The Circular Flow of Income is a model that indicates how money moves throughout an economy. This model was mainly in use up to the Second World War and is a model developed by classical (monetarist) economists. Many models have been developed based on The Circular Flow of Income.
The Circular Flow of Income consists of two parts, the inner circular flow and injections and withdrawals. In the inner circular flow there are two basic economic institutions, these are firms and households and these have an economic interaction. The following diagram shows the inner circular flow of income:
The model shows that firms pay money to households in the form of factor payments. In other words, they pay households wages, dividends on shares, interest and rent in return for labour, capital and land. They do this in order to maintain their production. Households then use this income to pay firms for the consumption of domestically produced goods and services (Cd) thus completing the circular flow. If households spend all of the income they receive on Cd and firms in turn spend all of their income on factors of production then the flow will just continue indefinitely.
However, in the real world households will only use a proportion of their income for Cd. Some of households’ money is withdrawn from the economy as households save money for the future, lose part of their earnings in taxation, and in an open economy they spend money on imports. Furthermore, only part of the income firms receive is from Cd, there is also income for firms from outside of the inner flow as governments spend on public goods, banks make loans to firms and individuals for investment, and some domestic goods are exported abroad. Here is the model including injections and withdrawals.
There are three types of withdrawals from the inner flow. Households will save a proportion of their income in banks and building societies, households will have to pay taxes to local and national government and households also spend some of their income on imports from abroad. To balance these withdrawals out there are injections back into the economy; financial institutions use savings they collect to invest as they offer additional loans to firms, the government collects taxation and redistributes the revenue in the form of government spending on education, healthcare, military and infrastructure, and there is a demand for domestic goods and services from foreign countries, so firms get income from exports. At a state of equilibrium in the Circular Flow of Income Injections are equal to Withdrawals. If the Circular Flow of Income is in a state of disequilibrium it is corrected over time within the model, therefore there is no need for any government intervention in the Circular Flow of Income.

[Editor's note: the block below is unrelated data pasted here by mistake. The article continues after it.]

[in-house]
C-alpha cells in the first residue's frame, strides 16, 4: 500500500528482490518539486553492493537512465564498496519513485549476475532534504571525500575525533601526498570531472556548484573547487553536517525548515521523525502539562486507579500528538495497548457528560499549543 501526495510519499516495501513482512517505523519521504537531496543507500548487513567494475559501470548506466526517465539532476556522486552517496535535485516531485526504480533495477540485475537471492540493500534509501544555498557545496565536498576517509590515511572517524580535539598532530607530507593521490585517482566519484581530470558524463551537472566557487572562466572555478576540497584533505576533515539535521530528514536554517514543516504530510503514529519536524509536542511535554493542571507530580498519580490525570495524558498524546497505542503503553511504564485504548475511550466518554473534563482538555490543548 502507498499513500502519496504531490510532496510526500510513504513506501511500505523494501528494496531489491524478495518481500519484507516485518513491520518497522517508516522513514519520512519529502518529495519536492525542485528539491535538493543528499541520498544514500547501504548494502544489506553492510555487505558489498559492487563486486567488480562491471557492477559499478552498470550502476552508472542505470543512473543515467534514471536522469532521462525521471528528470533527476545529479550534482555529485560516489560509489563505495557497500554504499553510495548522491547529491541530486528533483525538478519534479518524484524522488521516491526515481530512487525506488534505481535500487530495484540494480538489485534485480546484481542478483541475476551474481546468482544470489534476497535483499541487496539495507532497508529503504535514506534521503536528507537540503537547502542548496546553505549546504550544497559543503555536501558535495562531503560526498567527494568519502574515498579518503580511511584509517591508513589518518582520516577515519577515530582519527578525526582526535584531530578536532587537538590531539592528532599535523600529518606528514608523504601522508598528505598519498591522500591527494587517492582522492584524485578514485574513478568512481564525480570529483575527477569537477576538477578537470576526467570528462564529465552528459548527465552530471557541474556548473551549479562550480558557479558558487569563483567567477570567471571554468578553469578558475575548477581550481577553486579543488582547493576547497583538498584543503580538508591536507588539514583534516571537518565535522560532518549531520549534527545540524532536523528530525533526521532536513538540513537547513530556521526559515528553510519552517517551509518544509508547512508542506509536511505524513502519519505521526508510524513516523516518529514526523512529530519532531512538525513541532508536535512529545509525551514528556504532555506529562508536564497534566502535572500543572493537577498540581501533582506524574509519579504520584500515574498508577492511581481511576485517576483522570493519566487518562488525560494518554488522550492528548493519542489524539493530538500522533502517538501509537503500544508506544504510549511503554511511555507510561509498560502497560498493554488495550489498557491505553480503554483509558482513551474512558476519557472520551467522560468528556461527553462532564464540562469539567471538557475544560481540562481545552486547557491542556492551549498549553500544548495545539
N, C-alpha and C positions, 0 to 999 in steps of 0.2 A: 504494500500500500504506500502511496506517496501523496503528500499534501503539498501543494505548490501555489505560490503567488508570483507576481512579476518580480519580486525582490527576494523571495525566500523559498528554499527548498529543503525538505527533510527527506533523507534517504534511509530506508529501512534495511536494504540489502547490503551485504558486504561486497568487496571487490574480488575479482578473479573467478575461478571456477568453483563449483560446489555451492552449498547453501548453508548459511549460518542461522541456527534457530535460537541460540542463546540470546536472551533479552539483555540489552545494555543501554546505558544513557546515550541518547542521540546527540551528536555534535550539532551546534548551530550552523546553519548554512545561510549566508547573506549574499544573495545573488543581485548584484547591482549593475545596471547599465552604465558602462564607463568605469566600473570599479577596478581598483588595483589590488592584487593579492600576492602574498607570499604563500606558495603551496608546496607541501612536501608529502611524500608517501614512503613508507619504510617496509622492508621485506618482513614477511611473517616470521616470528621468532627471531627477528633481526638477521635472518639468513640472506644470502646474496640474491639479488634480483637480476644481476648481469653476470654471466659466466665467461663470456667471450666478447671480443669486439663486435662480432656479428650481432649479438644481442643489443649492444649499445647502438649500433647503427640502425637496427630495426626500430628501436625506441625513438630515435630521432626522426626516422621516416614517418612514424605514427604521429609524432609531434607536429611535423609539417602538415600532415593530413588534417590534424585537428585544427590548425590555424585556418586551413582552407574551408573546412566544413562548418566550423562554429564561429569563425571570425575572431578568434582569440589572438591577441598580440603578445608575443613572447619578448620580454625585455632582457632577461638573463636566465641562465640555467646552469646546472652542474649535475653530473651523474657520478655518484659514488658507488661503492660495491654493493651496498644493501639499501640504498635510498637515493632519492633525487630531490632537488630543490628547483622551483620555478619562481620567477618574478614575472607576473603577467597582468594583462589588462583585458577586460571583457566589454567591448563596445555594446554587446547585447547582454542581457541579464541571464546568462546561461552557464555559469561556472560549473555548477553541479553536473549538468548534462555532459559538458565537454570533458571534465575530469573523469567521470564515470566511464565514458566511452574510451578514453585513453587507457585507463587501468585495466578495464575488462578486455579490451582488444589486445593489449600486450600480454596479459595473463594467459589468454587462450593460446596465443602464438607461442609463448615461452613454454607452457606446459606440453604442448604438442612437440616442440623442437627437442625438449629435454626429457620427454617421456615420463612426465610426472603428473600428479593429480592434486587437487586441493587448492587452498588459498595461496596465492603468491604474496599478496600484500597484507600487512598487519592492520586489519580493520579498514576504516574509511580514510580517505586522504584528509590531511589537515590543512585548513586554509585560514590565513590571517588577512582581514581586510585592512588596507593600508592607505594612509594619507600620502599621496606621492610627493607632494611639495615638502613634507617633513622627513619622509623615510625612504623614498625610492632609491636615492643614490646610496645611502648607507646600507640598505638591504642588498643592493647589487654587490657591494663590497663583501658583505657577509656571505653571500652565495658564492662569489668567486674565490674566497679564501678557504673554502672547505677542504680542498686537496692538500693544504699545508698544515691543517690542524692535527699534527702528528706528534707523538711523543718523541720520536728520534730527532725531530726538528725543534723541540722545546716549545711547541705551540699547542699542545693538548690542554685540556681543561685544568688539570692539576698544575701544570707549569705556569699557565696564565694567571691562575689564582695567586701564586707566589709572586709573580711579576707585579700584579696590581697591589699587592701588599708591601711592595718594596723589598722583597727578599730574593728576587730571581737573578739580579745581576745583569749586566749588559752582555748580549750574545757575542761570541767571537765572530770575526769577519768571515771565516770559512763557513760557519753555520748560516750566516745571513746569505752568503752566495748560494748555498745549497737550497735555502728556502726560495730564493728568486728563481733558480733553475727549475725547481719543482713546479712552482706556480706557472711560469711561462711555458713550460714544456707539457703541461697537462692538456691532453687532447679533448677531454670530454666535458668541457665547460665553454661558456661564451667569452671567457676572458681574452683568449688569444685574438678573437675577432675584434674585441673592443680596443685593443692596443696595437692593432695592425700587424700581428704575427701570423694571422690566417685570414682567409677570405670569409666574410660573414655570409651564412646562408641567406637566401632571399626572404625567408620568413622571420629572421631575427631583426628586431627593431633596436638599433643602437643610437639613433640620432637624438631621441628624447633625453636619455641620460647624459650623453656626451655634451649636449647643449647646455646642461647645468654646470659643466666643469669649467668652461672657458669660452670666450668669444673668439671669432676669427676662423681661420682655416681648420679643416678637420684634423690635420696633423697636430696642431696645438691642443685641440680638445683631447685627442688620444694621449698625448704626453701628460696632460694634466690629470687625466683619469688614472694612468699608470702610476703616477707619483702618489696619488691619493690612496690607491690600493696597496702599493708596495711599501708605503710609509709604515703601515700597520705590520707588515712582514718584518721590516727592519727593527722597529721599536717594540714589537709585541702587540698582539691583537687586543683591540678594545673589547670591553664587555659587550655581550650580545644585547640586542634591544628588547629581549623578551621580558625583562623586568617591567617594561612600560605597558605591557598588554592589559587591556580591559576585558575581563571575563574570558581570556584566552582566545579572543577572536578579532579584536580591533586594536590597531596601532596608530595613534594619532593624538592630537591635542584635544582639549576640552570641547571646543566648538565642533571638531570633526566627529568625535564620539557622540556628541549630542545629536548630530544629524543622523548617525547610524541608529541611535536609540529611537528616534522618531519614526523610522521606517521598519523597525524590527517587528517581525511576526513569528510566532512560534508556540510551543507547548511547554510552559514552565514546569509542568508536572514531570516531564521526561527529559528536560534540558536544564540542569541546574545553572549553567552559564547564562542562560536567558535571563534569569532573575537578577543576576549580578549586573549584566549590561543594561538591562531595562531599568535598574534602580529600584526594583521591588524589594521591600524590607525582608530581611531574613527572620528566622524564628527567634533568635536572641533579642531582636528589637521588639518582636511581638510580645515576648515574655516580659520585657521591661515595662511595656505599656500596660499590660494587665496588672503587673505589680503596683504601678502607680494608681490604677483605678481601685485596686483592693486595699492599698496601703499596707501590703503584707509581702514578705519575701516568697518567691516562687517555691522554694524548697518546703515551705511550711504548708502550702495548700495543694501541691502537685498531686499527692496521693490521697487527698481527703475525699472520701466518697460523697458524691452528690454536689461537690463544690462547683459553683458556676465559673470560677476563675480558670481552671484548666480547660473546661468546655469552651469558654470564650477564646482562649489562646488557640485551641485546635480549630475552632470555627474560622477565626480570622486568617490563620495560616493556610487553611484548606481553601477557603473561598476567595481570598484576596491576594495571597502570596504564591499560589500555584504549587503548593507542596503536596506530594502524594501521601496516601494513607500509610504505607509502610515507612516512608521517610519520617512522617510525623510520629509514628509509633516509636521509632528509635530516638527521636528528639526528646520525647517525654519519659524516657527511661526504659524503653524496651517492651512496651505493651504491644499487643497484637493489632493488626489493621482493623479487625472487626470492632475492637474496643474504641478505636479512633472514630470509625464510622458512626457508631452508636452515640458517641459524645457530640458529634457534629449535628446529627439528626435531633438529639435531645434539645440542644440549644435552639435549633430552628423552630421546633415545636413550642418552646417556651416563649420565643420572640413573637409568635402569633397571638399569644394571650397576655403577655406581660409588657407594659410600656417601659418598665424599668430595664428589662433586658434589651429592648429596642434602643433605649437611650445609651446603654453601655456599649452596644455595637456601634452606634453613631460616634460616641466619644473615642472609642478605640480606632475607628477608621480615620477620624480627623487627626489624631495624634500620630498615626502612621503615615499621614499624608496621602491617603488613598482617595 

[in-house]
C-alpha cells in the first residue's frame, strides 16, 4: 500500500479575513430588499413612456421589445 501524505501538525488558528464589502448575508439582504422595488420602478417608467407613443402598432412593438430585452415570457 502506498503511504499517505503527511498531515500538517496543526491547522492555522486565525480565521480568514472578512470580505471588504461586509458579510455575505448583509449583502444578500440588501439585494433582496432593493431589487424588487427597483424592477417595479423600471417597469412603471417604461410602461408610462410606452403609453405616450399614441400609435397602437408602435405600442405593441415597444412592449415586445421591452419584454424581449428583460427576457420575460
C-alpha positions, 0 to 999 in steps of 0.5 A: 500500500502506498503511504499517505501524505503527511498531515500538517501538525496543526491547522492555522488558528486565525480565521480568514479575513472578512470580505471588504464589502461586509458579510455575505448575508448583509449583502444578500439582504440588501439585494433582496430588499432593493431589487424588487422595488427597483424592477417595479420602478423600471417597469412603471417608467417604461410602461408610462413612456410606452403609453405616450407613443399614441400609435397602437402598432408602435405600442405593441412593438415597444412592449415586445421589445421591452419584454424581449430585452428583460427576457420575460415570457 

2. Explain how equilibrium is restored in the Circular Flow of Income when: (i) Injections (J) are higher than Withdrawals (W), J > W (ii) Injections (J) are lower than Withdrawals (W), J < W
If J > W more money is being injected into the inner circular flow of income than is being withdrawn. Injections are made up of government expenditure, investment and the sale of domestically produced goods as exports. Higher government spending, higher investment and higher exports would mean that aggregate demand would increase. This implies that households are wealthier and therefore will consume more as they have increased disposable income, causing a further increase in aggregate demand. Firms will observe that due to an increase in sales demand is rising. Firms must then take time to make a decision on whether they need to increase production to meet this rise in demand, or, if their good is durable there may be unsold stock (possibly from a previous...